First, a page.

The once-promising Wildcats have been in a tailspin since a Feb. 2 double-digit victory over Michigan, even losing to Tom Crean’s eye-gougingly awful Hoosier team last Saturday in the regular season finale. Since the tourney’s in Indianapolis, I would not be surprised to see the Hoosiers go for two in a row and pull the minor upset.

 

No. 6 Minnesota vs. No. 11 Penn State

If you’re looking for a Thursday game with some intrigue, this might be the one. Penn State has been playing much better as of late, winning three of its last six conference games while suffering close losses to Ohio State, Michigan State, and Purdue. Nittany Lions guard Talor Battle is one of the league’s best, and forward Jeff Brooks is on the rise.

But since beating the Badgers on Feb. 18, the Gophers have been playing better too, with the exception of being bombed at Michigan on March 2. The Gophers should be able to pull this one out, but Penn State advancing would not be a shocker.

 

Friday, March 12

No. 1 Ohio State vs. Michigan/Iowa winner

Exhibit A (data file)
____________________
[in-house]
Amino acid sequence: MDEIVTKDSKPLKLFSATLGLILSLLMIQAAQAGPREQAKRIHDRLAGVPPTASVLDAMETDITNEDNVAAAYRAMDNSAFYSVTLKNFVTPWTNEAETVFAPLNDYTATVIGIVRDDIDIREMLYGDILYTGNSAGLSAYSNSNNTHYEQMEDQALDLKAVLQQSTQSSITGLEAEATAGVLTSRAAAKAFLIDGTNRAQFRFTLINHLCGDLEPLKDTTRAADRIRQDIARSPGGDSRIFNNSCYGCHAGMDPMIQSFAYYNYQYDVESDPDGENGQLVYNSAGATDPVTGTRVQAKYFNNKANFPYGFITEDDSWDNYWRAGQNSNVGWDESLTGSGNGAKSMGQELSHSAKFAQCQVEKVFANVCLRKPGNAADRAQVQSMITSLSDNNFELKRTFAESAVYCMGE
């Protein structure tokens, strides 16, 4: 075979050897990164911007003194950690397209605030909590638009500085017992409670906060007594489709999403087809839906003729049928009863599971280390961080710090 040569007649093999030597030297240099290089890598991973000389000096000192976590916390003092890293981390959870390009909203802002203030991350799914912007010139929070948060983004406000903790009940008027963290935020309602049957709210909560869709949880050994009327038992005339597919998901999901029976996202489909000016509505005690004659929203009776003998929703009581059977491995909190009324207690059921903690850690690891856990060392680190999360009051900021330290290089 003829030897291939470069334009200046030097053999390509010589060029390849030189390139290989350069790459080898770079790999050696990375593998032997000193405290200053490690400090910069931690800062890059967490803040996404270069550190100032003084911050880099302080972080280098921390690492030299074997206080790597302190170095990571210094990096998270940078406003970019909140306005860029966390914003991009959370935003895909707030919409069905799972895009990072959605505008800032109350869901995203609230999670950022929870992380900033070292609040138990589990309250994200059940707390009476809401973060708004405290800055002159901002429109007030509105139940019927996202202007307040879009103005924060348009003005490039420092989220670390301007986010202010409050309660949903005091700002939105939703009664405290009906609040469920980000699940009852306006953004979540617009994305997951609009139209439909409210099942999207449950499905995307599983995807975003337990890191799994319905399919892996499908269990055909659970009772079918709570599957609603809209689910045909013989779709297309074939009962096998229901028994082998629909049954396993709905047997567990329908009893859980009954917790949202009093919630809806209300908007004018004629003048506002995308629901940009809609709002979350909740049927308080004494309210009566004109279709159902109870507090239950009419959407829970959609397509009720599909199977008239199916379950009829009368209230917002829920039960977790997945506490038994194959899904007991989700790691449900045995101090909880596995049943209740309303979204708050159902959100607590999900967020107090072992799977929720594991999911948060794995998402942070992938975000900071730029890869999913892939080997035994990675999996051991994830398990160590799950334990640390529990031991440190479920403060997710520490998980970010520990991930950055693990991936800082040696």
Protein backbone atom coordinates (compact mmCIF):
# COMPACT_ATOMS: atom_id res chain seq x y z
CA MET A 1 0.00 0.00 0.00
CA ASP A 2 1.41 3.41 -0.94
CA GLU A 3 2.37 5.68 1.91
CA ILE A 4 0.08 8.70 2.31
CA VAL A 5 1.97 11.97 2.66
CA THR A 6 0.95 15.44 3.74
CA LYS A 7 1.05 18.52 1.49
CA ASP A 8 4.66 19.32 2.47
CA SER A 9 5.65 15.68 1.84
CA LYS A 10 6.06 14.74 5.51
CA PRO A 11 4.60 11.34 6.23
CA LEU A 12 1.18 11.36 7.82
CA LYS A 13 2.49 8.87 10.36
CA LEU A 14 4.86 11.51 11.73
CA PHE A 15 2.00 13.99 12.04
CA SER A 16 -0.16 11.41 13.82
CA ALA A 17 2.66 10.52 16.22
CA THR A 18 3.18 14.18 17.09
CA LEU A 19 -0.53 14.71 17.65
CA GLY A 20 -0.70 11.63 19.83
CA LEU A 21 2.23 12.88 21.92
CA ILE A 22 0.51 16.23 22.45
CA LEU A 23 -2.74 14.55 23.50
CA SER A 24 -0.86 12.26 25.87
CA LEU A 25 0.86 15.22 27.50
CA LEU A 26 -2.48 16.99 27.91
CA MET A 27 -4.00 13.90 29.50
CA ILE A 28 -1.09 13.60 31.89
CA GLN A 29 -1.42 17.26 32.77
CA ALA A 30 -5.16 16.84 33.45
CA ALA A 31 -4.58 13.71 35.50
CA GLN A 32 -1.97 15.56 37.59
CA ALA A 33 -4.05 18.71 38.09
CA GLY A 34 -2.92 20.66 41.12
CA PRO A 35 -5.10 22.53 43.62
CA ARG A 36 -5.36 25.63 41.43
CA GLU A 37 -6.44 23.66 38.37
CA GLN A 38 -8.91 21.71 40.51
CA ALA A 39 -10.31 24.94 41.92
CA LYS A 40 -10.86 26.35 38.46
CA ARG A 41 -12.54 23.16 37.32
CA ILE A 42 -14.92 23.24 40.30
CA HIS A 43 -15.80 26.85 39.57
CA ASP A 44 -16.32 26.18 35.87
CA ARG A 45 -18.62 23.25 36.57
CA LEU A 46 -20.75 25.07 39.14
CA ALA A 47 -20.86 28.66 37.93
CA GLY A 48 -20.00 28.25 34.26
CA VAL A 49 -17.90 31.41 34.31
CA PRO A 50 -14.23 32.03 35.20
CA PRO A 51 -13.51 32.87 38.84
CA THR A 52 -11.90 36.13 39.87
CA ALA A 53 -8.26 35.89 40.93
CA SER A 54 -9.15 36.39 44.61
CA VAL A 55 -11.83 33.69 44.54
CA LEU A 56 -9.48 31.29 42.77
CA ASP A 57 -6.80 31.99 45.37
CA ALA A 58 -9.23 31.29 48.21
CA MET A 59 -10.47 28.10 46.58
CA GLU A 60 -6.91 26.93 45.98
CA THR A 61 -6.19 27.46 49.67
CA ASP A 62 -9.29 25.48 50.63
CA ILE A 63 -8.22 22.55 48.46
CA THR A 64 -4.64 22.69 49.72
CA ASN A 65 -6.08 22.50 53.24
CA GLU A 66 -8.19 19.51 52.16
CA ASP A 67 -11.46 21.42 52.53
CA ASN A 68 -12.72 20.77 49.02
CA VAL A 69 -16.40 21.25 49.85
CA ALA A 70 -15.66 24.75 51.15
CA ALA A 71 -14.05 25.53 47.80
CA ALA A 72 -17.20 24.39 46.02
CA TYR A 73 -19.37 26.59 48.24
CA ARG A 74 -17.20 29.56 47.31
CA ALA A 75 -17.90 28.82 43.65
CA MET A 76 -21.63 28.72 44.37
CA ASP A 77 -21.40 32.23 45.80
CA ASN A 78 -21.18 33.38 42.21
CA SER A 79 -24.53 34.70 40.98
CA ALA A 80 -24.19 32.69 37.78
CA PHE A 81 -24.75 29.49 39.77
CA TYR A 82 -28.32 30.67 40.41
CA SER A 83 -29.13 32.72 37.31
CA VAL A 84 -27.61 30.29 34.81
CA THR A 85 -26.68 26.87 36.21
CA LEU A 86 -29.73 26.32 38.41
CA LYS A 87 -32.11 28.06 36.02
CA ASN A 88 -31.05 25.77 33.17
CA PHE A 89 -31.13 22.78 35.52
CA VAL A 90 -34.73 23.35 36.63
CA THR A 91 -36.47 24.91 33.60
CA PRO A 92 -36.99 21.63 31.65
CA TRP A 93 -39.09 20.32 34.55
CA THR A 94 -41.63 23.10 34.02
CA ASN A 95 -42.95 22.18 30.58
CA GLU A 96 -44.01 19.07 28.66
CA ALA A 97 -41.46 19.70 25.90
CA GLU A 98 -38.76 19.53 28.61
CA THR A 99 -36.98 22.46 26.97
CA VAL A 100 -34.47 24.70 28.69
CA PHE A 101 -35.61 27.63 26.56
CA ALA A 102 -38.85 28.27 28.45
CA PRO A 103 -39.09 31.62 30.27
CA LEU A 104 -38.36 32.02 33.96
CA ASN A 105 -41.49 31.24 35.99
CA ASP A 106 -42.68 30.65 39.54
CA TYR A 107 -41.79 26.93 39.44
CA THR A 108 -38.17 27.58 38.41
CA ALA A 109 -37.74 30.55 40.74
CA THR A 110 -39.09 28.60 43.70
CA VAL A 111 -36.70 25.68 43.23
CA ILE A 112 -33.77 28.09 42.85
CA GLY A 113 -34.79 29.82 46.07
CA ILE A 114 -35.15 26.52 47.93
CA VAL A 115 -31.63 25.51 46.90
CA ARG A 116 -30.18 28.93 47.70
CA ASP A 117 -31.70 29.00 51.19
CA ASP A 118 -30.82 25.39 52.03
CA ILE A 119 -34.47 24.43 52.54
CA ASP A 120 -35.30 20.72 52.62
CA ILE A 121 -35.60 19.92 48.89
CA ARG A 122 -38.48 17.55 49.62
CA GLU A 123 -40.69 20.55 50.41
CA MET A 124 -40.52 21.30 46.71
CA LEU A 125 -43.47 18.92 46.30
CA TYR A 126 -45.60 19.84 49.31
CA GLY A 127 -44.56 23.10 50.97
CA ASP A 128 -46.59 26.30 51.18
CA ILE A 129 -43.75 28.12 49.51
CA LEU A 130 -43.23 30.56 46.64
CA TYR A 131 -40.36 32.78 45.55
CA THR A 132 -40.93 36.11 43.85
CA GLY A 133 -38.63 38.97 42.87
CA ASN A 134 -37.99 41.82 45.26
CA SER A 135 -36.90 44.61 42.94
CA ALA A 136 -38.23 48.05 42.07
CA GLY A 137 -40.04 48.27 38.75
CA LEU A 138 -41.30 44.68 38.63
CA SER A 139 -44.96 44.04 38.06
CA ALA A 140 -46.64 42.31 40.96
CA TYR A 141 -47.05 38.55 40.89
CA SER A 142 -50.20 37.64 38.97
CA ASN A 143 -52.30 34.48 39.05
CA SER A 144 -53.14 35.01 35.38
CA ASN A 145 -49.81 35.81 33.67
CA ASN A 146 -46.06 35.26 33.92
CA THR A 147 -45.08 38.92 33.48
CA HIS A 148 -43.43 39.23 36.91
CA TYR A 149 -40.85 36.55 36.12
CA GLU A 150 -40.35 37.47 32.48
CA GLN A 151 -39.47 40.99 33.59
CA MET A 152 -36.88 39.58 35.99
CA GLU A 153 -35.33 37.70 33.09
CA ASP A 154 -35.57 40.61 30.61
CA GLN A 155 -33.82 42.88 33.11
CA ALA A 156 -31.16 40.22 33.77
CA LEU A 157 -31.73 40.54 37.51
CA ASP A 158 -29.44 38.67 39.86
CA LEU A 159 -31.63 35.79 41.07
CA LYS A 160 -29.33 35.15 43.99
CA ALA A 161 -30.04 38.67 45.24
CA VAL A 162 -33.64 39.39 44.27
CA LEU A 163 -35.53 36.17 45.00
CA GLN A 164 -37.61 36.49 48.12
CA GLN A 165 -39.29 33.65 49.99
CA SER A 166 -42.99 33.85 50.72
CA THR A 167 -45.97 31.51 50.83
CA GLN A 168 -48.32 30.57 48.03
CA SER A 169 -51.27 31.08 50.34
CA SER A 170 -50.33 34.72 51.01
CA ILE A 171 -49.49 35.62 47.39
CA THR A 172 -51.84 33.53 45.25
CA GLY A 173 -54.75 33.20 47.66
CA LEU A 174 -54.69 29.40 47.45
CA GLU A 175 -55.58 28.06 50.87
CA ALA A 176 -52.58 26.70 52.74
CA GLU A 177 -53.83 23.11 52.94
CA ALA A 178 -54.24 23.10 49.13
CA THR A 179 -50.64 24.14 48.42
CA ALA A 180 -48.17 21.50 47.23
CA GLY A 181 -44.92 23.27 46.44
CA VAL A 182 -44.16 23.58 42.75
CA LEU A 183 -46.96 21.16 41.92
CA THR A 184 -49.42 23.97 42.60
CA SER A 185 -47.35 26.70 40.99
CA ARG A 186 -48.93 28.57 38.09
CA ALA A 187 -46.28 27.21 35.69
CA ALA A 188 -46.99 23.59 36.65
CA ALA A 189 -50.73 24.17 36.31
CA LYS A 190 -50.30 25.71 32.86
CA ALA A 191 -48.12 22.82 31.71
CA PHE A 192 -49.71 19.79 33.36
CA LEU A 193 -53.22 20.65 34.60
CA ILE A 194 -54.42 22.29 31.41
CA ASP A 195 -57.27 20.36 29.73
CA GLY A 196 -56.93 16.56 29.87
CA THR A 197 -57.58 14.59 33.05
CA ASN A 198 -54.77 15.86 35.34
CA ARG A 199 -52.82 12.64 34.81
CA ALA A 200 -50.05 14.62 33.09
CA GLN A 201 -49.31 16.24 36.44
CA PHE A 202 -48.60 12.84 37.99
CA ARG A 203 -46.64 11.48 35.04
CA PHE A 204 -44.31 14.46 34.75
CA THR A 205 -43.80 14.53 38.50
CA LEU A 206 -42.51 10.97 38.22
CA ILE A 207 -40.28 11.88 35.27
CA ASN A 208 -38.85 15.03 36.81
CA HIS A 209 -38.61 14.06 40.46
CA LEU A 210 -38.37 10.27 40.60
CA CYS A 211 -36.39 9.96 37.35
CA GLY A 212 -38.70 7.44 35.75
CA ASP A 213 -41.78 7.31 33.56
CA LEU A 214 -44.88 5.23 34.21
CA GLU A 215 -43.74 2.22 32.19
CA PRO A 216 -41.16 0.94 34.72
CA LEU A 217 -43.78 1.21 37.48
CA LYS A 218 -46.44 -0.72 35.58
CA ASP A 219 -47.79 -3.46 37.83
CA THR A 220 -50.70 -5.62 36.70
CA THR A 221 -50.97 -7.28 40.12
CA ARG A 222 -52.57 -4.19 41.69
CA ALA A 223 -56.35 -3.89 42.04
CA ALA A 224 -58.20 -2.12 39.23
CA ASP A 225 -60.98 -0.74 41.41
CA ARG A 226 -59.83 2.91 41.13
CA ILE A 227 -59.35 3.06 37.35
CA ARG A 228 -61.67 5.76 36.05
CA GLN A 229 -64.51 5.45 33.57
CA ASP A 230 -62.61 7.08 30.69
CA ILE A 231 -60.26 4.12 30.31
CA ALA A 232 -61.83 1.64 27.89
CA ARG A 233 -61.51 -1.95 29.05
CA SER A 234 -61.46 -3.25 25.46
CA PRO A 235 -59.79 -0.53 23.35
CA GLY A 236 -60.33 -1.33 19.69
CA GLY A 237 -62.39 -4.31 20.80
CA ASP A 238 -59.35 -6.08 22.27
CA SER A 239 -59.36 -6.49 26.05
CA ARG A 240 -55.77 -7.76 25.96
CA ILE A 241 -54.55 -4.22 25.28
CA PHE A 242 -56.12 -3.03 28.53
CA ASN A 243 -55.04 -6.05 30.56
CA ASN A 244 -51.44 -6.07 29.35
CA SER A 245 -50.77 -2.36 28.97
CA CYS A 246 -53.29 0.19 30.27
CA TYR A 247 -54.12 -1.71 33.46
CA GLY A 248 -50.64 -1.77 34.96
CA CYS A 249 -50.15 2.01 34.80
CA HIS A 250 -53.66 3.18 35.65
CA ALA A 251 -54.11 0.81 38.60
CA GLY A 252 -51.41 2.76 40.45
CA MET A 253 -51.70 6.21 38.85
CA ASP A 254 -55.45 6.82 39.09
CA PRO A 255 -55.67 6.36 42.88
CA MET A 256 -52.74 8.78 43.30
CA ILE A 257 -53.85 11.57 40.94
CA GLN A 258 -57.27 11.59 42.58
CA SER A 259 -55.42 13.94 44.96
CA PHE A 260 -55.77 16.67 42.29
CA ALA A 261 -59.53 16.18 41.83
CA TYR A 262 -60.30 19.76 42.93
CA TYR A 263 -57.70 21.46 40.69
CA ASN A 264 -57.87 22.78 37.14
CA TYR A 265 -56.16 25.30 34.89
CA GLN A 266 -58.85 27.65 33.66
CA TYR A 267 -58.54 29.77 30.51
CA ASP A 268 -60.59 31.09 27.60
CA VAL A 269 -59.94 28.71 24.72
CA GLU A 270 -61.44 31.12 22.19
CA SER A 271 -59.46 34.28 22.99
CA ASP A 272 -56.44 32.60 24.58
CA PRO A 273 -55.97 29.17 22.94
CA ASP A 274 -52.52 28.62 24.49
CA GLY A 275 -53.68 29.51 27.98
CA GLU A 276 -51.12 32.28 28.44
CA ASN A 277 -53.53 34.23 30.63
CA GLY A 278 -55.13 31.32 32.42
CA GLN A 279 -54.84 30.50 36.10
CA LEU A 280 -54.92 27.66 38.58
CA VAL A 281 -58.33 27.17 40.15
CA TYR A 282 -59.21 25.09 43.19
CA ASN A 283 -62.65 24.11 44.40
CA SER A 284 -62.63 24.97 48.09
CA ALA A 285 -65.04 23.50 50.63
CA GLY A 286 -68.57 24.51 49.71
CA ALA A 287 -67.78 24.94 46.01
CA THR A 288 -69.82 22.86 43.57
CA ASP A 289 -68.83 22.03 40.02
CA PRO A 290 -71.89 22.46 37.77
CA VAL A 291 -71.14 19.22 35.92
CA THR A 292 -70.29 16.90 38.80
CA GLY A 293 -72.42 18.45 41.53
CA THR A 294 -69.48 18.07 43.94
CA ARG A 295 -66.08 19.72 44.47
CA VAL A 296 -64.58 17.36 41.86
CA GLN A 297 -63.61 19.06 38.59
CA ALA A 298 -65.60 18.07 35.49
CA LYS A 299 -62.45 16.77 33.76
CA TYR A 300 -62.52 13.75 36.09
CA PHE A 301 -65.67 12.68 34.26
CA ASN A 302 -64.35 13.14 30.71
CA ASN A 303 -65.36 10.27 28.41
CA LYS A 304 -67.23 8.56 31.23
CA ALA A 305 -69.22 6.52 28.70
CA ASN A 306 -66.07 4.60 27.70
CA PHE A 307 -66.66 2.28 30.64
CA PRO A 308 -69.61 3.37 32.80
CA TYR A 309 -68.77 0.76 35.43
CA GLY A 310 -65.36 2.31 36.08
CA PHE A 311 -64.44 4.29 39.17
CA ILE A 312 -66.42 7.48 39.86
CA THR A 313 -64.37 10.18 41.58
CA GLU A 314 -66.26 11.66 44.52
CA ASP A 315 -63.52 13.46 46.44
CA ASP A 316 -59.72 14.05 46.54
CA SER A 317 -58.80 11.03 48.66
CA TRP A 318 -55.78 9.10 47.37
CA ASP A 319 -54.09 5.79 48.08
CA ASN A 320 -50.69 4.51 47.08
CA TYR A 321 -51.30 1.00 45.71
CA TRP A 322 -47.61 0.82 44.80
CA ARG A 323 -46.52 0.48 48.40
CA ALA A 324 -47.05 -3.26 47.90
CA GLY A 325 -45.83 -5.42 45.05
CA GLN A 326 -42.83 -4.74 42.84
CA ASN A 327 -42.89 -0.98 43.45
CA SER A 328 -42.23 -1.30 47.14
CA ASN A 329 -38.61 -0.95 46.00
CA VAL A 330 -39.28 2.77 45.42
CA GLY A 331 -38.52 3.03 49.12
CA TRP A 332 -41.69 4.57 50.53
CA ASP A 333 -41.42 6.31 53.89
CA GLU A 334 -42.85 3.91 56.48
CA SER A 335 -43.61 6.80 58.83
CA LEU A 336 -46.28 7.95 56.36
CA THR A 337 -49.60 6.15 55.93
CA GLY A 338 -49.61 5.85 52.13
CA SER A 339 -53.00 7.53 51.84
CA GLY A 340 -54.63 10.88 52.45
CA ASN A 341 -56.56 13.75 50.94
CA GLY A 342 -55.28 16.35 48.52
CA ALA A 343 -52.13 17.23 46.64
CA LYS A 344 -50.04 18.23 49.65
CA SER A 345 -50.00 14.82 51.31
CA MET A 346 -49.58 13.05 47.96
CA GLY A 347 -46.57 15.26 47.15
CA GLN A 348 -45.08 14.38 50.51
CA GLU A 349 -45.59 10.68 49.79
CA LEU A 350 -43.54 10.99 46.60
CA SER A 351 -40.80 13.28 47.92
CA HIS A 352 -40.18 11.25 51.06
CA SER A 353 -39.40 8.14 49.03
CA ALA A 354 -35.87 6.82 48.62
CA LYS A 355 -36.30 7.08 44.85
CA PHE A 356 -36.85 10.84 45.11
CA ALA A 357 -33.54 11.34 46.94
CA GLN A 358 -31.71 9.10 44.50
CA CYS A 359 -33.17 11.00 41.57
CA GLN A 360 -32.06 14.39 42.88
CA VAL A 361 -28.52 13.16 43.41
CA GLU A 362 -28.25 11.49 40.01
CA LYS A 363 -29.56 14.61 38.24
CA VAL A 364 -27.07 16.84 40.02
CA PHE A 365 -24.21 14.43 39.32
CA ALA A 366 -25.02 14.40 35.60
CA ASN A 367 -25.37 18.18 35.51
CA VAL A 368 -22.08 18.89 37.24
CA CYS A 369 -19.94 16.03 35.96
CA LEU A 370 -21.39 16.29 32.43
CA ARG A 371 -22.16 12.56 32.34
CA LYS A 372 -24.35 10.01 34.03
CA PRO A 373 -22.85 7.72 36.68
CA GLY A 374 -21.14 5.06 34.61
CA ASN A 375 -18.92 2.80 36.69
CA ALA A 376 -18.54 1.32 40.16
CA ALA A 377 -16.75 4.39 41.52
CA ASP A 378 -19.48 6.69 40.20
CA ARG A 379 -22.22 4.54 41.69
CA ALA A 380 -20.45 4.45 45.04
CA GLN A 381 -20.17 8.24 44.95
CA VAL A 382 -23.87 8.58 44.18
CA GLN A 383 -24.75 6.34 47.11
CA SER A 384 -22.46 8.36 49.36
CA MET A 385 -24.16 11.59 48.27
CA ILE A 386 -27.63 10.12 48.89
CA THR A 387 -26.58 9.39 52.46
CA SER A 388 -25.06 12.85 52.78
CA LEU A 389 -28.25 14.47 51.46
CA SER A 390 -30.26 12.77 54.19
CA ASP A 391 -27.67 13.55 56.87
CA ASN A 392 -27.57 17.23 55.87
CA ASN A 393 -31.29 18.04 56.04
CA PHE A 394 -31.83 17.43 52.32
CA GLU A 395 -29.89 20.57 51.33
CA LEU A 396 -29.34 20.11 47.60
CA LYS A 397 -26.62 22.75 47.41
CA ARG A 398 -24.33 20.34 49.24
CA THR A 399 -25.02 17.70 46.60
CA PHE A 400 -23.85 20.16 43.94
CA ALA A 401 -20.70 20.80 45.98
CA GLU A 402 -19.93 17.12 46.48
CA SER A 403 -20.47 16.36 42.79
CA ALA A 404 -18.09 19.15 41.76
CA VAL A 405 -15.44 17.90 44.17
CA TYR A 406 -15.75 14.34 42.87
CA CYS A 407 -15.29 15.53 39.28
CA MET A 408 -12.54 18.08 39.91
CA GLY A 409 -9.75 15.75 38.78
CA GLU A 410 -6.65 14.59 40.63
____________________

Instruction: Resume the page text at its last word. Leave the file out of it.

Ohio State has made the championship game three of the tournament’s last four years. Since getting Evan Turner back from injury, the Buckeyes have gone 17-3, with one of those losses coming in non-conference play. To make matters worse for their opponents, Thad Matta’s team is playing for a potential No. 1 seed in the NCAA tourney.

 

No. 4 Wisconsin vs. No. 5 Illinois

As stated above, no team in this tournament has more to play for than Illinois. Despite losing five of its last six, Illinois boasts impressive wins over Michigan State, Vanderbilt, at Clemson, and, most impressively and certainly most meaningfully for this game, at Wisconsin.

Problem is, Illinois has been lousy lately, and the Badgers, although they’ve played a soft schedule of late, have looked very strong since the return of Jon Leuer. Look for Wisconsin to not only beat Illinois for the second time in a week but also keep the Illini out of the NCAA tournament.

 

No. 2 Purdue vs. Northwestern/Indiana winner